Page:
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Albany: It isn't just for politics

ALBANY – The New York State capital, rightly, brings to mind the workings of state government.

But it is so much more.

Beginning as a Dutch colony, peacefully taken over by the British, Albany, became a distinctive American city – a Dutch settlement under English rule. Established in 1614 it is one of North America’s oldest cities and when merely a colony it was known as Rensselaerwyck. In 1652 it became Beverwyck. And in 1797 Albany was named New York State’s capital.

Architecturally the city is a study in contrast. Prominent among Albany’s older dwellings is the The First Church In Albany. Founded in 1642 the congregation is New York’s second oldest. A “Blockhouse Church” was built in 1656 at State Street and Broadway and included an Hour-Glass Pulpit imported from Holland the same year. Today it stands as the oldest pulpit in the United States in a sanctuary built in 1798.

Construction began on the Capitol building in 1867. Thirty-two years later, it was completed with an approximate $25 million price tag.

A grand component is the Great Western Staircase designed by Henry Hobson Richardson. Comprising 444 steps, and reaching a height of 119 feet, it took 14 years to finish. Along its stairs are carved images of famous faces including New York’s first 30 elected governors, Presidents Washington, Jefferson, and Lincoln, and civil and women’s rights advocates Susan B. Anthony and Frederick Douglass.

The Capitol’s Senate chamber opened in 1881,and was designed by Richardson, as was its clock, the largest of three clocks Richardson incorporated into his Capitol conception. Another clock is visible in the Senate lobby.

The Assembly conclave conceived by Leopold Eidlitz features Tiffany-stained glass windows and contains chandeliers on a pulley system operated by metal wire and a winch. They are lowered annually for maintenance.

A notable area in the Capitol is the Governor’s Reception Room dedicated by Gov. George Pataki in 1997. Its 25 paintings tell stories of New York military events, were created by William deLeftwich Dodge, and represent traditional American art prevalent in the early 20th century.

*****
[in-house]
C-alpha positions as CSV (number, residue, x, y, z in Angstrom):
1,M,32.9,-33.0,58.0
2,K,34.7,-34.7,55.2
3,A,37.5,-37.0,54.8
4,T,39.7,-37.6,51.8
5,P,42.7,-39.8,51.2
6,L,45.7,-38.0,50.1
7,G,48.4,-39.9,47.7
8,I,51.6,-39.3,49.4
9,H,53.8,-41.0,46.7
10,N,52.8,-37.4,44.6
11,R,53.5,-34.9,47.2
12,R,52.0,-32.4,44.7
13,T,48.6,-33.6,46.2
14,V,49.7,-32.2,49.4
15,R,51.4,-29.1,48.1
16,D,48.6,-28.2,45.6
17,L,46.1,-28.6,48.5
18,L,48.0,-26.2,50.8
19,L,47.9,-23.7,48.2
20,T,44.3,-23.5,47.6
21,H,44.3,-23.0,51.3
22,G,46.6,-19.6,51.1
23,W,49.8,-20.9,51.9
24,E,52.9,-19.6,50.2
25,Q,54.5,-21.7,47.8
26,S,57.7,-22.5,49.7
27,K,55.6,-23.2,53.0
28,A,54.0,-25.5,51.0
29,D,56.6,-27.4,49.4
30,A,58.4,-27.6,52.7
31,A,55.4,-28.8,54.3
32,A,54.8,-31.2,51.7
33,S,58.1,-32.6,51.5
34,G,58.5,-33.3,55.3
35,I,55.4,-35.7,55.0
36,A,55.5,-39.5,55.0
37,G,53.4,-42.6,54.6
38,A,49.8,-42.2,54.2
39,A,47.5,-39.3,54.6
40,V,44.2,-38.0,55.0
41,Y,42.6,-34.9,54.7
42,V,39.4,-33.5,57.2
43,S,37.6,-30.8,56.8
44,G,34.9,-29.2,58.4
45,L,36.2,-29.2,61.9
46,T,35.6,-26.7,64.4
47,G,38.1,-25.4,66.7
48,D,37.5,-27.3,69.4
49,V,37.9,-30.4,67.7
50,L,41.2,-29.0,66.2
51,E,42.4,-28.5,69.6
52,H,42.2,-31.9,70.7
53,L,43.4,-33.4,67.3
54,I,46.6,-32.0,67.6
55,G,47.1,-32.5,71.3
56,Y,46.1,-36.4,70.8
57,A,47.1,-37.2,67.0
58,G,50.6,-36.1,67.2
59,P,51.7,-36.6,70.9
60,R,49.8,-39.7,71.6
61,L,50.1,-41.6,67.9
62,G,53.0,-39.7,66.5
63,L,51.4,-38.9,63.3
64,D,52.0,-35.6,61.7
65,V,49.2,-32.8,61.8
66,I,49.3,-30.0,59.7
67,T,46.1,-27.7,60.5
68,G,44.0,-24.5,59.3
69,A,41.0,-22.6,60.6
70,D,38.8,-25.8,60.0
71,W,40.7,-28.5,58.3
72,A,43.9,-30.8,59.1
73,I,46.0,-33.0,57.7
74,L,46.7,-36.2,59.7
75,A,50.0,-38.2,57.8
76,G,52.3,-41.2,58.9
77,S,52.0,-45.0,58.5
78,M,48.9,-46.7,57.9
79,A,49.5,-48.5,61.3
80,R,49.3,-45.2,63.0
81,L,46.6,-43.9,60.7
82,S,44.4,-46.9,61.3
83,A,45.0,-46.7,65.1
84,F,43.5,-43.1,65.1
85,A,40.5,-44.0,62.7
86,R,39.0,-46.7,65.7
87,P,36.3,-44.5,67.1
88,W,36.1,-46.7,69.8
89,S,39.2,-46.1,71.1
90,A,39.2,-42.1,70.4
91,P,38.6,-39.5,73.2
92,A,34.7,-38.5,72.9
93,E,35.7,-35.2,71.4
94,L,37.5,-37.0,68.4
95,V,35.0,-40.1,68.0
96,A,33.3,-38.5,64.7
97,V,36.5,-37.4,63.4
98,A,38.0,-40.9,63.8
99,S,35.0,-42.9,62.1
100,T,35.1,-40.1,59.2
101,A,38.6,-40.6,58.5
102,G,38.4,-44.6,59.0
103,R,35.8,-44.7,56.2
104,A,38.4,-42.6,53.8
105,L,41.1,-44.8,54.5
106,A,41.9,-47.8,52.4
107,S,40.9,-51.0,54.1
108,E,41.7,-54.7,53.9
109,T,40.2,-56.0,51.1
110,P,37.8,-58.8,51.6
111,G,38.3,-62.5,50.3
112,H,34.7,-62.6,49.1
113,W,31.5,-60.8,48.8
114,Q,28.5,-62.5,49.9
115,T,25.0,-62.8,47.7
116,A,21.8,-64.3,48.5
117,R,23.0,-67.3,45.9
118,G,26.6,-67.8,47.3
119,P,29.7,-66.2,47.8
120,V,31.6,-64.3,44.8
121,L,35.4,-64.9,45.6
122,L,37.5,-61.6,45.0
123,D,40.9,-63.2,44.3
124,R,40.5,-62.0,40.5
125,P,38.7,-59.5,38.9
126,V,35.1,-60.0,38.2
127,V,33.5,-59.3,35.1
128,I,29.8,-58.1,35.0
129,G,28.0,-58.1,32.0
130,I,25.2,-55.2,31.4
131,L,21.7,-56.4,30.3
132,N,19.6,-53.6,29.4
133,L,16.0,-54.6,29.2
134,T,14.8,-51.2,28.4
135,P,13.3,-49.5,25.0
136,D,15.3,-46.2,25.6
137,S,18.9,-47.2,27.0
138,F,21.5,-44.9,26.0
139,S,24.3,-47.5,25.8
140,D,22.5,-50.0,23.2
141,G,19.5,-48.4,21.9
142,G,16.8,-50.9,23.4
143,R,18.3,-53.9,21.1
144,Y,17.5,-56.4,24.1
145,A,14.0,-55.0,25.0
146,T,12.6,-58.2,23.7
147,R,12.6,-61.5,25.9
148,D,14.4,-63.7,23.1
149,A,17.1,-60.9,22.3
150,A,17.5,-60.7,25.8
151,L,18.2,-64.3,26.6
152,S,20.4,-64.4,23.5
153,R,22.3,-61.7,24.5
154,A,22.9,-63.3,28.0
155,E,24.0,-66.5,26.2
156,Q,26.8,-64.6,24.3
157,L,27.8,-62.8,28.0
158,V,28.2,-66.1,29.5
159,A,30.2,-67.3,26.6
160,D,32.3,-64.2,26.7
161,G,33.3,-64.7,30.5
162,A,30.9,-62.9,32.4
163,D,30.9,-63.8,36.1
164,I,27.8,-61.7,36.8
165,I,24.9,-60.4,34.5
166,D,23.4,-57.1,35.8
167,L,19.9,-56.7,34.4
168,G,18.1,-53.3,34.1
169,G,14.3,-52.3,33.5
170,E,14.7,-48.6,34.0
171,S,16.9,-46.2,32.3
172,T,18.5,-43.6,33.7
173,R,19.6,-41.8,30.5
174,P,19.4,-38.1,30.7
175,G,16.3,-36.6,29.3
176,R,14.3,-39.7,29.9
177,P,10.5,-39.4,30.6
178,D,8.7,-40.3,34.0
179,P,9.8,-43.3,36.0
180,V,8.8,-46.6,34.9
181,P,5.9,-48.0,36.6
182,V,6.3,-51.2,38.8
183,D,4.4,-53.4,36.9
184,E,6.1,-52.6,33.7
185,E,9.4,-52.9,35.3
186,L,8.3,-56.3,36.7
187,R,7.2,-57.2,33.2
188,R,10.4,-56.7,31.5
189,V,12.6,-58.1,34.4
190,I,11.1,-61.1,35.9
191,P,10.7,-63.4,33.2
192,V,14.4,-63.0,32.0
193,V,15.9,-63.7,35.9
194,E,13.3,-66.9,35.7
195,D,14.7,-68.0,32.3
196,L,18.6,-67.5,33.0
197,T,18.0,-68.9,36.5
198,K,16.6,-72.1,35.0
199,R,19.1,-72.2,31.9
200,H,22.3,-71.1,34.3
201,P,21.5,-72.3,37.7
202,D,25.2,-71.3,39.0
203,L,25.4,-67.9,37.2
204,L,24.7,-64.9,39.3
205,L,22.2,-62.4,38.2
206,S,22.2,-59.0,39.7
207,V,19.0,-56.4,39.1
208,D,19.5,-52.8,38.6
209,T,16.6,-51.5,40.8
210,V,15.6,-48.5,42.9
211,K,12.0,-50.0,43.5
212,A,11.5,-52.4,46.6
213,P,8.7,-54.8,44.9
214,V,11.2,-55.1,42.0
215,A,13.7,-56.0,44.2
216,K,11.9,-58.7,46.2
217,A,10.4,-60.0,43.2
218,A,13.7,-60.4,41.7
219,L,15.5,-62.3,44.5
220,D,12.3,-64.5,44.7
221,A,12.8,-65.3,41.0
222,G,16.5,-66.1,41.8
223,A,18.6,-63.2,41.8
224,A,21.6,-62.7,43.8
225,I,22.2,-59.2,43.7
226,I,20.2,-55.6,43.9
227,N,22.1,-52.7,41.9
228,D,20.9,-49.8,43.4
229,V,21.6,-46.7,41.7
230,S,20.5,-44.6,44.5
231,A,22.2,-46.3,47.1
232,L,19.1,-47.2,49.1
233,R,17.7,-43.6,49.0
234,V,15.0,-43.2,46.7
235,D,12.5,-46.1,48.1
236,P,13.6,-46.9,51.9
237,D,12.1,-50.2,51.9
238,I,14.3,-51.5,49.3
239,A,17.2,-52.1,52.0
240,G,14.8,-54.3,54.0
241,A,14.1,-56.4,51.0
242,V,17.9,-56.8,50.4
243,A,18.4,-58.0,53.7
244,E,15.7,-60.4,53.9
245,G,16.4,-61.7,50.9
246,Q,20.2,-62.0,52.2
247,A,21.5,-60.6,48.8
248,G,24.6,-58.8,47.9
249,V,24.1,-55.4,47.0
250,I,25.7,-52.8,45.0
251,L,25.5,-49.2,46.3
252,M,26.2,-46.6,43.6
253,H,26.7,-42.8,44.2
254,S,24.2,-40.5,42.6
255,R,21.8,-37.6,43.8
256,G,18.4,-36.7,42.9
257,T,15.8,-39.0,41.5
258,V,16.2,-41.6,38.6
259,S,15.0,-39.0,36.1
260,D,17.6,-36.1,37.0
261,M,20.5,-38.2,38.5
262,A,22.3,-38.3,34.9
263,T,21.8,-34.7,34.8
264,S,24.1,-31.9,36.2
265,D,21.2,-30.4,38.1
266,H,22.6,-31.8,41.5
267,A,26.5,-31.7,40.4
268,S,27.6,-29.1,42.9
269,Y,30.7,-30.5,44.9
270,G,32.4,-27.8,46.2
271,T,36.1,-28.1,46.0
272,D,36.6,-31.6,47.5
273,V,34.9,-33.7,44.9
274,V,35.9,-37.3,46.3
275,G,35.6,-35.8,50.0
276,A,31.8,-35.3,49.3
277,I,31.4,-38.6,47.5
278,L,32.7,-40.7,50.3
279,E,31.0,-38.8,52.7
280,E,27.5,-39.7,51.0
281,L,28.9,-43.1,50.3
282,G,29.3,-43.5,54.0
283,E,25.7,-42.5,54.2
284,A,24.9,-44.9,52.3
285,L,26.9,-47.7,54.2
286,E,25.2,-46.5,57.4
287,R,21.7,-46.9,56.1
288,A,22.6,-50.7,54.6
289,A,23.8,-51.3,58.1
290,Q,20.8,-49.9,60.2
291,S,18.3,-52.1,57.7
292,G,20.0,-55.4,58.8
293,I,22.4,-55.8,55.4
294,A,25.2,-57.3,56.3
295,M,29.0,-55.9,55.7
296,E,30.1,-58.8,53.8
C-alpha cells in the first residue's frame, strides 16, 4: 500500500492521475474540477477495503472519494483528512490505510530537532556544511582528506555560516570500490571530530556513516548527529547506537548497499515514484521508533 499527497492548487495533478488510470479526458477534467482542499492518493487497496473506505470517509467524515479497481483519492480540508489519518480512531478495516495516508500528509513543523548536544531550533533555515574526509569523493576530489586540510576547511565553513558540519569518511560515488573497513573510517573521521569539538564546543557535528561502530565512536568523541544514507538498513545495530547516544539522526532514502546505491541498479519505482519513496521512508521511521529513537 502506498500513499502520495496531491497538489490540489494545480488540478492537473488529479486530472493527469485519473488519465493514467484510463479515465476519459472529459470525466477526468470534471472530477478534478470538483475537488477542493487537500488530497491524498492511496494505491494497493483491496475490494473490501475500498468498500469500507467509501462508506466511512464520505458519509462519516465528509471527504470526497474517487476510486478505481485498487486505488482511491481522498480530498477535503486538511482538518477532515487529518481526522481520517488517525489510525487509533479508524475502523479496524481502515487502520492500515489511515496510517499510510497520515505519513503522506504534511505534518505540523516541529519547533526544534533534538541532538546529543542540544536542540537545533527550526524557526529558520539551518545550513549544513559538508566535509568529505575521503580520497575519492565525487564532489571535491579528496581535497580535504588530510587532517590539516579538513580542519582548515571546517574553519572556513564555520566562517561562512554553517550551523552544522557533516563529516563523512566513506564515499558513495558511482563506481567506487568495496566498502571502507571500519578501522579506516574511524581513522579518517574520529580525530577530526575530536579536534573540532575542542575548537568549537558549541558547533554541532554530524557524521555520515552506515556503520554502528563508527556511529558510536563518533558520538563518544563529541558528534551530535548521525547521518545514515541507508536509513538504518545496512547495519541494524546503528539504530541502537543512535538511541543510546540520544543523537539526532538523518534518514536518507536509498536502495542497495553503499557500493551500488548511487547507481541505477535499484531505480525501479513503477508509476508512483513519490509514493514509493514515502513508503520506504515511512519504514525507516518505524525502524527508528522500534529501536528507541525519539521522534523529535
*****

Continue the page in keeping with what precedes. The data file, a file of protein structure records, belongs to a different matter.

The State Education Department Building is noteworthy for its neoclassical style; its 36 pillars make up the longest United States colonnade. Its 1912 opening was considered significant as the edifice was the first major government building erected solely for education.

There’s no denying the grand nature suggested by New York’s Capitol and Education Department Building. But stepping across State Street onto the Empire State Plaza platform you’ll feel as if you’re leaving the ornate world behind, and entering an entirely new arena. It was conceived by Gov. Nelson Rockefeller and is the work of architect Wallace K. Harrison, though Rockefeller it is said controlled each building’s design to an extraordinary degree.

Hard to miss and striking in its wide open expanse, the Plaza itself is an example of architectural ambiguity, incorporating elements of Modernism and Brutalism in an overall International style. With a reflecting pool in its center, the Egg entertainment complex to one side, the Corning Tower adjacent, the state’s tallest building outside of New York City, and opposite, four bland, lookalike towers.

Stretching the imagination you might envision a science-fiction realm upon eyeing the spaceship looking Egg. Two performing arts theatres are its centerpieces, and its interior renders it all the more unusual as within there are no harsh corners and straight lines are virtually nonexistent.

Farther down the Plaza platform is the Corning Tower. Named for Albany’s Mayor Erastus Corning, on its 42nd floor is a public viewing area that offers an optimal Albany and Hudson River view. And on a clear day, the Green Mountains of Vermont and the Berkshires are visible, as is the state of Connecticut.

Opposite the State Street opening to the Plaza, with the Corning Tower and Agency Building 1 looming over it is the New York State Museum. Conveying the solidity you’d expect in a building housing the New York State Library and New York State Archives, the library contains a rare book collection, the state law and medical libraries, and its assemblage emphasizes American and New York State history, while the archives store more than 200 million documents that tell the state’s story from the 17th century to the present day.

The museum features an exhibit entitled Logging in the Adirondack Mountains complete with logs, huge circular blades and larger than life pictures. Mining in the Adirondacks is also depicted, as is Wildlife in the Adirondack Wilderness. New York’s Native Peoples are represented in a Mohawk Iroquois village, and Native American art is displayed.

A significant, somber memorial marks events of 9/11, manifesting in a trailer installed on site by the New York Port Authority allowing victim’s families to view recovery operations. It became a place of rest, healing, and comfort as families left mementos and photographs.

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